2008-2009 Post-Gazette Bridal Planner


Pittsburgh Post Gazette Bridal Planner: 2008-2009 edition

Brides and grooms are sometimes so busy mingling at their receptions that they miss out on some of the fun. Gabe and Heather Thaisz didn’t have that problem, thanks to their photographer, videographer and Flashbox. Flashbox, a 5 foot tall kiosk equipped with camera and microphone, recorded nearly an hour of good wishes, family stories plus a few songs and dances by many of the 200 guests at the couples reception in September 2007 at Fox Chapel Golf Club.

“Along with the videographer, it captured the energy and fun of the party, everything we didn’t get to see,” said Mrs. Thaisz, a Fox Chapel native now living in Brighton, Mass. “A lot of family members left really heartfelt messages that we’ll have for our entire lives. People are more open when they don’t have a camera in their face. Maybe they forget they’re being videoed.” As any wedding guest can testify, it’s hard to be clever or heartfelt when you’re suddenly thrust in front of a videographer’s camera and microphone. That’s the beauty of Flashbox. Guests can plan what they want to say and do it whenever it’s convenient, even returning several times to add more if they want. Groups of up to 10 people can appear together, allowing song and dance numbers, skits, whatever.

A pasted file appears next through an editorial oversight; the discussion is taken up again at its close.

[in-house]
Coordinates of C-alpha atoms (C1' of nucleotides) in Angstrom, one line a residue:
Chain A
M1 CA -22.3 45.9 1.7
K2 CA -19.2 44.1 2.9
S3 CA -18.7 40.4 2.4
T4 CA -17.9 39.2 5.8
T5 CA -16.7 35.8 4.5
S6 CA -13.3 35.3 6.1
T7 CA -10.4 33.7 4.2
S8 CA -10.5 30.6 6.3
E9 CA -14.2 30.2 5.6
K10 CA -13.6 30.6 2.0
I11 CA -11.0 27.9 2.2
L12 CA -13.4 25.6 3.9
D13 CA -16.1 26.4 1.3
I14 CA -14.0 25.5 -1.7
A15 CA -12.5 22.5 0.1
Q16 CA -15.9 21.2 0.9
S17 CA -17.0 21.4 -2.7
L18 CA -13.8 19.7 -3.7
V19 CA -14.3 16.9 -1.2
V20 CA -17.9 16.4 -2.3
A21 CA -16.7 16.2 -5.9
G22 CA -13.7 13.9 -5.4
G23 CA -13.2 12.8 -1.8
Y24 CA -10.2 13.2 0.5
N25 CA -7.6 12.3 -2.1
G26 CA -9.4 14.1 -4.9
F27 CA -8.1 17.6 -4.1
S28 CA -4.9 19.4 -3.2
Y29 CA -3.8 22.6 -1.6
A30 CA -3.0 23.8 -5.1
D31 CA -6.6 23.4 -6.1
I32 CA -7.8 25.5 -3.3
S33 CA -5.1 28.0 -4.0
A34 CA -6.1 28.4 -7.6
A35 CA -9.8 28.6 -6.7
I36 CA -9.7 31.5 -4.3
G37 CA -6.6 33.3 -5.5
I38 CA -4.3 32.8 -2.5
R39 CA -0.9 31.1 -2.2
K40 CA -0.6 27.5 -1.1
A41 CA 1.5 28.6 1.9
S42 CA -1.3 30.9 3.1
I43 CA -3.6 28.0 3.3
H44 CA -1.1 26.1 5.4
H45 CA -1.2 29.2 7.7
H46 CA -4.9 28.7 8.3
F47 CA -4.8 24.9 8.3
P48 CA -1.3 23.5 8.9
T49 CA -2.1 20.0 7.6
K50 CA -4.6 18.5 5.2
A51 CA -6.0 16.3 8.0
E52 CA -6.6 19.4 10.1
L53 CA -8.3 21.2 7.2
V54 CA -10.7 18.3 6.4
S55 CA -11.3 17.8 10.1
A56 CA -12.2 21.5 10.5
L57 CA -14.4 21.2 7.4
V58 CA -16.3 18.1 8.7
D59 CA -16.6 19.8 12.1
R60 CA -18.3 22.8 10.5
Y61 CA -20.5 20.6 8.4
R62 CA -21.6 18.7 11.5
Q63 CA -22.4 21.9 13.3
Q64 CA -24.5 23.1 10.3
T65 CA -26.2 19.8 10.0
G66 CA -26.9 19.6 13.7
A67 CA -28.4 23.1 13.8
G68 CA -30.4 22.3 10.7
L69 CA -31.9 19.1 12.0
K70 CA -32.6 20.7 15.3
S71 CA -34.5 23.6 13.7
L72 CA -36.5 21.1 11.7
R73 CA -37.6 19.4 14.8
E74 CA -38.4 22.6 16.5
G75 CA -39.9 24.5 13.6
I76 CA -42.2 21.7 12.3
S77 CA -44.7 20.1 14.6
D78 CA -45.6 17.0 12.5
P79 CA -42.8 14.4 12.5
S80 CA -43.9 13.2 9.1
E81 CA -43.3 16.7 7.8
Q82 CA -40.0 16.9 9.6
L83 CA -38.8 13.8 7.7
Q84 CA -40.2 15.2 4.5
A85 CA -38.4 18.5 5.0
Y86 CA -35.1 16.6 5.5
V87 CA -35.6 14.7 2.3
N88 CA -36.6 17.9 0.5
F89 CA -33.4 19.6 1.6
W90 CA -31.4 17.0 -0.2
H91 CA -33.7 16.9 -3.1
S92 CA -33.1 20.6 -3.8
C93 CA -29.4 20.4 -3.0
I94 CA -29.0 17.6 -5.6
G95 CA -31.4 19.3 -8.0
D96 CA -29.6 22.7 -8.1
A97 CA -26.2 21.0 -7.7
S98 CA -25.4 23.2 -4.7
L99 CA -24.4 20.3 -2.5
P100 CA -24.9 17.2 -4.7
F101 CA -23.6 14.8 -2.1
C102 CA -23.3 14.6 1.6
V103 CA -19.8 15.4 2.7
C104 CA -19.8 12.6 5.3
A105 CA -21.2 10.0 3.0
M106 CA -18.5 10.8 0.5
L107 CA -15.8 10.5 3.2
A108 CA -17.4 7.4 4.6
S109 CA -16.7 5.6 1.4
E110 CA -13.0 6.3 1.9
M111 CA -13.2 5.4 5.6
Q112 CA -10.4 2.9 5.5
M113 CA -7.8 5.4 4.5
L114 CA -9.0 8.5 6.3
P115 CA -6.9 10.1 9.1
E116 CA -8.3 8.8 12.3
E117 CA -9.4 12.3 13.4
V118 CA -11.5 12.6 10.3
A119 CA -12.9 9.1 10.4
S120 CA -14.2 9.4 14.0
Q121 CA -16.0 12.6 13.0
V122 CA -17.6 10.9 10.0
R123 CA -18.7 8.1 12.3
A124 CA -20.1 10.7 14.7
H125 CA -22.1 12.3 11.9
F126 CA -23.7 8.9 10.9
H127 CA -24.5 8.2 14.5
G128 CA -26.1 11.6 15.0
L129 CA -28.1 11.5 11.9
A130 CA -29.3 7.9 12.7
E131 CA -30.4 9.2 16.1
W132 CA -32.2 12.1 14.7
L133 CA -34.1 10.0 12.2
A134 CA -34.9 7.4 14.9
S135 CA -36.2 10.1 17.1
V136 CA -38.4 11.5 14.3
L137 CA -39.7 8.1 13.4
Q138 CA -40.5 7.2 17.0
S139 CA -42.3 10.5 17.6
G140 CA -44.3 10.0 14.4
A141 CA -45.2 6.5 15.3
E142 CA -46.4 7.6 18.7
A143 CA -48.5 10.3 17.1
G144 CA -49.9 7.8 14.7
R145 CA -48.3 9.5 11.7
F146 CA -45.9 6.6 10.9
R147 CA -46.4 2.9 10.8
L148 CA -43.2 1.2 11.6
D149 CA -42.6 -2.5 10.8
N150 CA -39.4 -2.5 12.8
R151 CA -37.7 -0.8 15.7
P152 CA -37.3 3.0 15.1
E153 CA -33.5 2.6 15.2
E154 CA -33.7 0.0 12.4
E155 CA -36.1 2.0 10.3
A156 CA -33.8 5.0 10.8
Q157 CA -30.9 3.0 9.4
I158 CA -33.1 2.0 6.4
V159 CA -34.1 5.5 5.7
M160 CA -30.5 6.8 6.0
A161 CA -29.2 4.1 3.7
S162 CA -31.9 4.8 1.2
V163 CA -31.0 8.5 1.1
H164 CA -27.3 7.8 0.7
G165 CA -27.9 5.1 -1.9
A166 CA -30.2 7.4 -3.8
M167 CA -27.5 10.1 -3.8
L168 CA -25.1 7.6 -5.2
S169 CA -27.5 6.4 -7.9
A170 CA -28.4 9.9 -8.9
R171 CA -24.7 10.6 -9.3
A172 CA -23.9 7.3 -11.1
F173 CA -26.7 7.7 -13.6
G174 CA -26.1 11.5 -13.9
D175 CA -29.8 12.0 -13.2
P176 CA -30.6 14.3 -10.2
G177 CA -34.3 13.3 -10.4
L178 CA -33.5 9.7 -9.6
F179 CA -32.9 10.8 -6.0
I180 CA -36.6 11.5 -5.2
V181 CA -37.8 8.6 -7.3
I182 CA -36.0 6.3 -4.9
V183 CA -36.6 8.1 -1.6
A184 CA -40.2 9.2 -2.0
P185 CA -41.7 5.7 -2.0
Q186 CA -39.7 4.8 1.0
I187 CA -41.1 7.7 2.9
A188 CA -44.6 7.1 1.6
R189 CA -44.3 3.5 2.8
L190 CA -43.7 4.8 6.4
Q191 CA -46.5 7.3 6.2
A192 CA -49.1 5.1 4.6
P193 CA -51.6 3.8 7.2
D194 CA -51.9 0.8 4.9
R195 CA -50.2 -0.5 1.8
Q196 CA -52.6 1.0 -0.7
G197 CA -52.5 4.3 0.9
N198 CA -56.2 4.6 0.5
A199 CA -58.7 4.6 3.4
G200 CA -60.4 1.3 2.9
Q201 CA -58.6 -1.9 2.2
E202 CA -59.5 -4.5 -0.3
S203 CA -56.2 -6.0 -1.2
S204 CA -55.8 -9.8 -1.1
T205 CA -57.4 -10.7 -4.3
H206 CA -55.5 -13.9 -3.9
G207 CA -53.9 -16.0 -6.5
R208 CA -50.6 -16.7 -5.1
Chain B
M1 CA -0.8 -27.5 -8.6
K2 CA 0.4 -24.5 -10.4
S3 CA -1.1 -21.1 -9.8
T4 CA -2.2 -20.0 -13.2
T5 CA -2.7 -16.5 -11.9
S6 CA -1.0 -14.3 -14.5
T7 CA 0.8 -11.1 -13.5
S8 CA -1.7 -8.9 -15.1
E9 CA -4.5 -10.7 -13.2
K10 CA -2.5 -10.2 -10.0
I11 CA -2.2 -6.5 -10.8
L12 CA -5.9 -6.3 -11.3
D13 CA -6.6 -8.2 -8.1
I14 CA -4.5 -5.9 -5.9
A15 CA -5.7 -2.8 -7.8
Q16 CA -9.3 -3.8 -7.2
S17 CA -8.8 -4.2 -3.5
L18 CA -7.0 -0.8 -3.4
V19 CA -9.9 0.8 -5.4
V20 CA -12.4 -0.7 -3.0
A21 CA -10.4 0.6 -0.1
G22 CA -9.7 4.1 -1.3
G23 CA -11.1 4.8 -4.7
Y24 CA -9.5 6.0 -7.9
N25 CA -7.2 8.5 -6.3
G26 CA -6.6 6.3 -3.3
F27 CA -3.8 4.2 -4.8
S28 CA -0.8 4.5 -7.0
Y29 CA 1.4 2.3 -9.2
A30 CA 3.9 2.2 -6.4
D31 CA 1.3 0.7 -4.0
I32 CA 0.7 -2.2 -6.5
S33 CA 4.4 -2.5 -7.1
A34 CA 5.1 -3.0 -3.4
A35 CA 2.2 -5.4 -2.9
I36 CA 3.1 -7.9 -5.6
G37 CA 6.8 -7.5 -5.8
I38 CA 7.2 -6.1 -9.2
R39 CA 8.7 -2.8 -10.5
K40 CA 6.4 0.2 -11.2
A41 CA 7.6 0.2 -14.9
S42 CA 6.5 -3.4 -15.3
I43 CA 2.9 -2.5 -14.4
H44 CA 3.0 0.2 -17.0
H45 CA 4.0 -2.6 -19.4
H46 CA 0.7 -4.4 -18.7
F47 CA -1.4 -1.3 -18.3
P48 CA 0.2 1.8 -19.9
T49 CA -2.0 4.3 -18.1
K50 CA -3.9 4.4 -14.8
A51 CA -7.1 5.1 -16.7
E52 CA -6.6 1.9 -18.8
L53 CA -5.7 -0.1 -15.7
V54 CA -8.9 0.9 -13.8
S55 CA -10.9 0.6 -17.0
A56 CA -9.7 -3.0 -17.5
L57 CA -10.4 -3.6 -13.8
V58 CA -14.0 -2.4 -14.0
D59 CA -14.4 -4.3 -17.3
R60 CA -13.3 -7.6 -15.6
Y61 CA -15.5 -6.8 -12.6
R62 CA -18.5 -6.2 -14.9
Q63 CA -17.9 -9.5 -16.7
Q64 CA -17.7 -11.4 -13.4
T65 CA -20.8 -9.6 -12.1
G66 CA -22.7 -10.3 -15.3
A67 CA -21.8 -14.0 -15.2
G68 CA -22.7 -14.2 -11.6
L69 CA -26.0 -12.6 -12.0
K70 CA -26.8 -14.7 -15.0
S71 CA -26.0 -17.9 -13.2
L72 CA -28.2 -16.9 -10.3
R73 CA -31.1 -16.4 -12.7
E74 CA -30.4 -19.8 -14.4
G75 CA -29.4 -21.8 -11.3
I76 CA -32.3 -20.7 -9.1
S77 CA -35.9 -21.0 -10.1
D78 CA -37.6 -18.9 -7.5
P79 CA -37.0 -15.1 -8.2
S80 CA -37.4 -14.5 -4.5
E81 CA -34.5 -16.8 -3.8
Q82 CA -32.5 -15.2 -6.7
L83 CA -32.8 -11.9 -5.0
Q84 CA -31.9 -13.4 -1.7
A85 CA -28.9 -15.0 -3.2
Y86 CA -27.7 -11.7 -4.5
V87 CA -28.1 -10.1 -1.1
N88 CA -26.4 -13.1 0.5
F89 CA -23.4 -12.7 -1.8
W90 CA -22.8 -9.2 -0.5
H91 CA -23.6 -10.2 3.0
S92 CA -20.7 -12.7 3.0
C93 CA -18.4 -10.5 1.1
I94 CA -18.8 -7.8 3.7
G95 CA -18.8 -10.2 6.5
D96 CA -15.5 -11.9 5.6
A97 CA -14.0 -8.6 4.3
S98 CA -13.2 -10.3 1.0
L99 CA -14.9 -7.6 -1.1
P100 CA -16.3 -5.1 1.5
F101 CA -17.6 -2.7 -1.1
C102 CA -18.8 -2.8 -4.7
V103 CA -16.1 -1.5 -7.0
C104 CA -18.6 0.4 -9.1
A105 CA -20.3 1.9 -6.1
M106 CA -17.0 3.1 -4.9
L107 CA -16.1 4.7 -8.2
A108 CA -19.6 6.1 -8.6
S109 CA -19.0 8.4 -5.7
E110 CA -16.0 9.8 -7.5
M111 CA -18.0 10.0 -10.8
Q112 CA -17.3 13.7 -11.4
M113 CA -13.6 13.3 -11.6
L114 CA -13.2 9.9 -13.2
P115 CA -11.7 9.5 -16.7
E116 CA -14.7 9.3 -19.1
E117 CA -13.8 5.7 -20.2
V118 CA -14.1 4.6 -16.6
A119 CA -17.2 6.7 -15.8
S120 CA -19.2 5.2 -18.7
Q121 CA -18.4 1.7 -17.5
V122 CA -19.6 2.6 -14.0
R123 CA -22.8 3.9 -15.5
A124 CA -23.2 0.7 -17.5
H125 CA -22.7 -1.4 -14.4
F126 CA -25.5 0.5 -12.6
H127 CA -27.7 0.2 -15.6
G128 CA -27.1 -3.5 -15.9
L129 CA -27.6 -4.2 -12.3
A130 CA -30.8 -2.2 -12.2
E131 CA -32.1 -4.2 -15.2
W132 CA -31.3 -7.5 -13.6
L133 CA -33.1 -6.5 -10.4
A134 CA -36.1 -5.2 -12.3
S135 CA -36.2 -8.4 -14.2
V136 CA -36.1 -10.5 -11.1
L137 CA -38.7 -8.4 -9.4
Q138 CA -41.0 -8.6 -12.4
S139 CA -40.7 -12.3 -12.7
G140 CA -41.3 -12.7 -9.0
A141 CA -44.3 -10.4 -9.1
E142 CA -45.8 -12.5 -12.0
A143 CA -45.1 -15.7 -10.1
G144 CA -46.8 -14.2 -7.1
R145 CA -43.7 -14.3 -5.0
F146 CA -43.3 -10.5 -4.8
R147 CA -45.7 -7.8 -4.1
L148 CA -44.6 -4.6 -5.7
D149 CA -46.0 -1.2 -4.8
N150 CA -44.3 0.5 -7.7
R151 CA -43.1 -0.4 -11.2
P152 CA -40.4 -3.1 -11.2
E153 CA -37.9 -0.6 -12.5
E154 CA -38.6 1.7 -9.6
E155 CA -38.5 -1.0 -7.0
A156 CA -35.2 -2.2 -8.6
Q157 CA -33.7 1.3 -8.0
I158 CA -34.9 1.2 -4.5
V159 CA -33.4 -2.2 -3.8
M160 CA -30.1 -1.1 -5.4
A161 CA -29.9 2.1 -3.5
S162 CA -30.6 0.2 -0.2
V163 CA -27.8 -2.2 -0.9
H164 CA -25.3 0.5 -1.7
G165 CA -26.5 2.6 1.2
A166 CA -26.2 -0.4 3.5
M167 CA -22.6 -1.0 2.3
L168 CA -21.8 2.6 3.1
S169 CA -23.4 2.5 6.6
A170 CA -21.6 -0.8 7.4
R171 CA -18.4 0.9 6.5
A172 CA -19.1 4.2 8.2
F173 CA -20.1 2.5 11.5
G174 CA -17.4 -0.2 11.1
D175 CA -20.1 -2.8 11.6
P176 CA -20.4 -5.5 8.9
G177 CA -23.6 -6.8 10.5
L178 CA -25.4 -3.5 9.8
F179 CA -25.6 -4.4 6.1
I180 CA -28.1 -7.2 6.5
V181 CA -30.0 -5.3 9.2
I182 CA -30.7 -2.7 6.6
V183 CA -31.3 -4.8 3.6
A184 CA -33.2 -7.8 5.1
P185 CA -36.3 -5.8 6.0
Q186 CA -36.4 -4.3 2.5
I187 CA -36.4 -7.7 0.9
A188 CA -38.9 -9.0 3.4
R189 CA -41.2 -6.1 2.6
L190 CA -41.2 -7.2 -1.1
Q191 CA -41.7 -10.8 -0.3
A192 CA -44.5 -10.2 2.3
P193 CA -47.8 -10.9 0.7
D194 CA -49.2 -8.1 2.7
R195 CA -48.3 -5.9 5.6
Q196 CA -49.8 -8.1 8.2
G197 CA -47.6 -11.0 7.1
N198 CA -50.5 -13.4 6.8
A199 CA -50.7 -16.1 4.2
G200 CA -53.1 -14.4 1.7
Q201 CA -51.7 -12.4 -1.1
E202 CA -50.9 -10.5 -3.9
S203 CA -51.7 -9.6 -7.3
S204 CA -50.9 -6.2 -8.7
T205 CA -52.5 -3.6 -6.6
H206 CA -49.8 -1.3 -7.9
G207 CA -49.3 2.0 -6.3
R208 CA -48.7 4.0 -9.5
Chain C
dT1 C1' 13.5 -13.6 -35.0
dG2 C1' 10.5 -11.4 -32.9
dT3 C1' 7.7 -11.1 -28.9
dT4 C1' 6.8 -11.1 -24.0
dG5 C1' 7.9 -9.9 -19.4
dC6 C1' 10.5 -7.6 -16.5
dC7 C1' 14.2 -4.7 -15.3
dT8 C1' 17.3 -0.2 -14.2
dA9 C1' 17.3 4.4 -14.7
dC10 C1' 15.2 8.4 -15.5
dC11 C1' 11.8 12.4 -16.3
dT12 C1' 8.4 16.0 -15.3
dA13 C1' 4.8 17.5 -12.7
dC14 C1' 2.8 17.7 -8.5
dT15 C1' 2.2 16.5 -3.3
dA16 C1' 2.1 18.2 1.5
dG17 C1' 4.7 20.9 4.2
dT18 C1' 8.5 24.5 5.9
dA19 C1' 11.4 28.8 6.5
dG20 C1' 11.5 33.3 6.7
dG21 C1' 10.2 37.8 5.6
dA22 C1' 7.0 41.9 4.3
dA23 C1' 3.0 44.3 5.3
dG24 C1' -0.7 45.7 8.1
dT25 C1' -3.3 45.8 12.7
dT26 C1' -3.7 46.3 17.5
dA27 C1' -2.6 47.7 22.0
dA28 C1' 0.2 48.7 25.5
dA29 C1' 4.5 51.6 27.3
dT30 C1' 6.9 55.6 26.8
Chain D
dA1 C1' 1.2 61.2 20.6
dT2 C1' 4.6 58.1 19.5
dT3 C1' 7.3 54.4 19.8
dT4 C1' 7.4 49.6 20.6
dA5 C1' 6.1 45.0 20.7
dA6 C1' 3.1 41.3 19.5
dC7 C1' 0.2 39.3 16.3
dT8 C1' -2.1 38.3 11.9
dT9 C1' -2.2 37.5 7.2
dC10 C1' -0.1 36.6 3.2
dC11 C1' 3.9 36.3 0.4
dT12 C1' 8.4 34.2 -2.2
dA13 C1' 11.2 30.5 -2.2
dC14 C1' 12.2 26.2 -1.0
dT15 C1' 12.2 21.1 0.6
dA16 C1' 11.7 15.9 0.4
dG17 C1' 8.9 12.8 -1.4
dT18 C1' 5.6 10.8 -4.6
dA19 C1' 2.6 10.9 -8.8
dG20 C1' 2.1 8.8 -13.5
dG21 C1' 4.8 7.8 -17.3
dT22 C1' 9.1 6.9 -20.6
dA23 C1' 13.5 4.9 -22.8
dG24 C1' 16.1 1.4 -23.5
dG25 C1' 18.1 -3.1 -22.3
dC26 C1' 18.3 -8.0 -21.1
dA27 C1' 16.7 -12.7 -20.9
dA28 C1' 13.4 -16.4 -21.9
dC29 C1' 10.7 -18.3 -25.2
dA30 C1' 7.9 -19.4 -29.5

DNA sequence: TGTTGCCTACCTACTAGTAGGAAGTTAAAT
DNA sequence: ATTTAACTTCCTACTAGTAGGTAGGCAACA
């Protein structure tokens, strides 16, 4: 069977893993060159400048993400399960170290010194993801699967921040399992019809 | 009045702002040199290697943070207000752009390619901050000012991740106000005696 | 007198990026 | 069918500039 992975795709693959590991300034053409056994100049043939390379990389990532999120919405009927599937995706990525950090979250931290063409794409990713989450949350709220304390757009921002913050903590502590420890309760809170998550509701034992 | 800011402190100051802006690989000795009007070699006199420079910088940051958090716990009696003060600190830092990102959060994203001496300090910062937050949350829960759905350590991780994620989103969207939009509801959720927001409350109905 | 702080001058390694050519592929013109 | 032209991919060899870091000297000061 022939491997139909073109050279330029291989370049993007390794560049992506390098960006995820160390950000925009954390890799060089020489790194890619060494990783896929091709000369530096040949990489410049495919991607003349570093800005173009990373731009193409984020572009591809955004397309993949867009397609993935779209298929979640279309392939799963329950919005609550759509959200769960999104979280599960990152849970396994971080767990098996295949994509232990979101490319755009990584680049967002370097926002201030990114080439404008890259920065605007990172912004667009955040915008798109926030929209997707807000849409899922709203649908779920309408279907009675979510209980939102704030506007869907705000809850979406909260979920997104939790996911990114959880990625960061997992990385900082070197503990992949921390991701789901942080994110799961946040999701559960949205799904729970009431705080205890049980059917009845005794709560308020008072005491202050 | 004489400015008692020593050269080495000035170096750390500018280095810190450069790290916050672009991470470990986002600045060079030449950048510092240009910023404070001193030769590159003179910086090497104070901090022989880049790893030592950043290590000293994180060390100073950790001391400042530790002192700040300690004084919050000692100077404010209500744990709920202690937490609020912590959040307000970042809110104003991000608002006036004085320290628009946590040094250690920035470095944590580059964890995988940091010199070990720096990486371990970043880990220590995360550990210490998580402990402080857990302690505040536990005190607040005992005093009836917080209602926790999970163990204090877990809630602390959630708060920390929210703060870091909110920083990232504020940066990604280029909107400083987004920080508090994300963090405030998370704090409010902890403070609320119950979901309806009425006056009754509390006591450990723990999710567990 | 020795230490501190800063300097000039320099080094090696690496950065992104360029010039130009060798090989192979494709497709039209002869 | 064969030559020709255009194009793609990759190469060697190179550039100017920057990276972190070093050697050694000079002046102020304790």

Several months after the wedding, the bride and groom receive two copies of a 45-minute DVD containing all of the footage plus subtitles, graphics and soundtrack. The cost? About $1,500. If that seems high, consider that the average cost of a wedding in Pittsburgh was $21,463 in 2007. Wedding and event planner Bonnie Walker (412-572-5227 or www.bonniewalkerevents.com), who suggested Flashbox to the Thaiszes, thinks everyone should have it. “It should be a staple at every wedding, just like floral arrangements or a photographer and videographer,” she said. “You can go up to it when you want. You can be as silly as you want, as emotional as you want, as romantic as you want.” Flashbox is the brainchild of local broadcast executives and computer science graduates of Carnegie Mellon University. One of the chief engineers, Michael Mandel of Mt. Lebanon, had an early version of Flashbox at his wedding last year in Boston. Now living in Santa Monica, Calif., he and his wife, Laura, have e-mailed clips from the video or posted them on YouTube for friends. Users can post the video on the Web for friends and family to see. “It really gets hilarious stuff,” Mr. Mandel said. “We just let it run as we talked and drank and got obnoxious. Years from now, we’ll be able to watch it and know just what it was like to hang out with our friends.”